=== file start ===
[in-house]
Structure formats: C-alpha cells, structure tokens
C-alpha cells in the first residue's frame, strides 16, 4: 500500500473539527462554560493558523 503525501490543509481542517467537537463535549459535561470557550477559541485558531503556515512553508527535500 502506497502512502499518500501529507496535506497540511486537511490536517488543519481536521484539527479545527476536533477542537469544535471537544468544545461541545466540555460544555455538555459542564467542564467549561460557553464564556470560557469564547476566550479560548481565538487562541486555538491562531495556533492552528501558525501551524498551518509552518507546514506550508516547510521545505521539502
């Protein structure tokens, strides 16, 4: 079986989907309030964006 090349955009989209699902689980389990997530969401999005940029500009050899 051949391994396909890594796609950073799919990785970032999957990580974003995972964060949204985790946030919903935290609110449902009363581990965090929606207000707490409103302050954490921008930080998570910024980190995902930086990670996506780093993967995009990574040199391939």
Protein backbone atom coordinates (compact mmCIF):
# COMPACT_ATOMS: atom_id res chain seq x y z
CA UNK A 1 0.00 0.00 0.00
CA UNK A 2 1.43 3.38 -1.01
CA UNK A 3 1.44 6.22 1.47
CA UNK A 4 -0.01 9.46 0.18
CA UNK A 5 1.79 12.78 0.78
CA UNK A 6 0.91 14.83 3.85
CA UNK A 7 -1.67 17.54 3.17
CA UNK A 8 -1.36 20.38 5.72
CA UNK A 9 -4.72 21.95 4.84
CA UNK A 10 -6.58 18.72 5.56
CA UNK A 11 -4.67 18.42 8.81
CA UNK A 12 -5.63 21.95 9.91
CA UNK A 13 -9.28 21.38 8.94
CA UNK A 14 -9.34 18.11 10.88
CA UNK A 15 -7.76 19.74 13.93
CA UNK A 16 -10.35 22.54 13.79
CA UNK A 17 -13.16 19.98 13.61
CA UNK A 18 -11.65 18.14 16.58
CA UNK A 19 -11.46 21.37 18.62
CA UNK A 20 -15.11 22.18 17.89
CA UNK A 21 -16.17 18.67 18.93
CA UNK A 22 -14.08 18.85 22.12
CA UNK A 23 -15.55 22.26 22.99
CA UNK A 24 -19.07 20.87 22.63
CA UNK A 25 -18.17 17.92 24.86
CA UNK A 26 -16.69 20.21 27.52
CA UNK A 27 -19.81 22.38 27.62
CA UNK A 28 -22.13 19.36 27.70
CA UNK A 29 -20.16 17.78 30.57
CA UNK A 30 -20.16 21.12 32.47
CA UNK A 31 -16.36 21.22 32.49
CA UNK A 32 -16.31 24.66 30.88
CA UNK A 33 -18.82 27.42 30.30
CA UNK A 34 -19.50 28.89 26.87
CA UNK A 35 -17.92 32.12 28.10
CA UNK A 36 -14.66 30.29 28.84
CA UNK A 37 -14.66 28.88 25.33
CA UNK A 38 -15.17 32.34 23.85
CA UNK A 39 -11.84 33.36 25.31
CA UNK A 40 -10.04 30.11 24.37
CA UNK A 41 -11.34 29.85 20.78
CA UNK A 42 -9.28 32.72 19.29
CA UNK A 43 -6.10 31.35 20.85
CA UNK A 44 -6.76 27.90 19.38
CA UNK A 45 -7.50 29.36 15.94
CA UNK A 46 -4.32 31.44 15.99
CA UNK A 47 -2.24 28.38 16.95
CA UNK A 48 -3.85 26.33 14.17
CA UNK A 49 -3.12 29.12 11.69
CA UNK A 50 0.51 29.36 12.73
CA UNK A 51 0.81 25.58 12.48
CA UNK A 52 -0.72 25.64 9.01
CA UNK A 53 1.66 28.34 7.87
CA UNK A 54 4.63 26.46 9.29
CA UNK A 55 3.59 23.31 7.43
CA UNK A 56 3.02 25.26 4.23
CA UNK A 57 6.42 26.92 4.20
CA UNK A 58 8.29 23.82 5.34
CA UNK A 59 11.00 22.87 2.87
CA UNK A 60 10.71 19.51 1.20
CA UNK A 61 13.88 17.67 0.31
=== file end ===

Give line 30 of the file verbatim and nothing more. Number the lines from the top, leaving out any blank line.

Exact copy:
CA UNK A 24 -19.07 20.87 22.63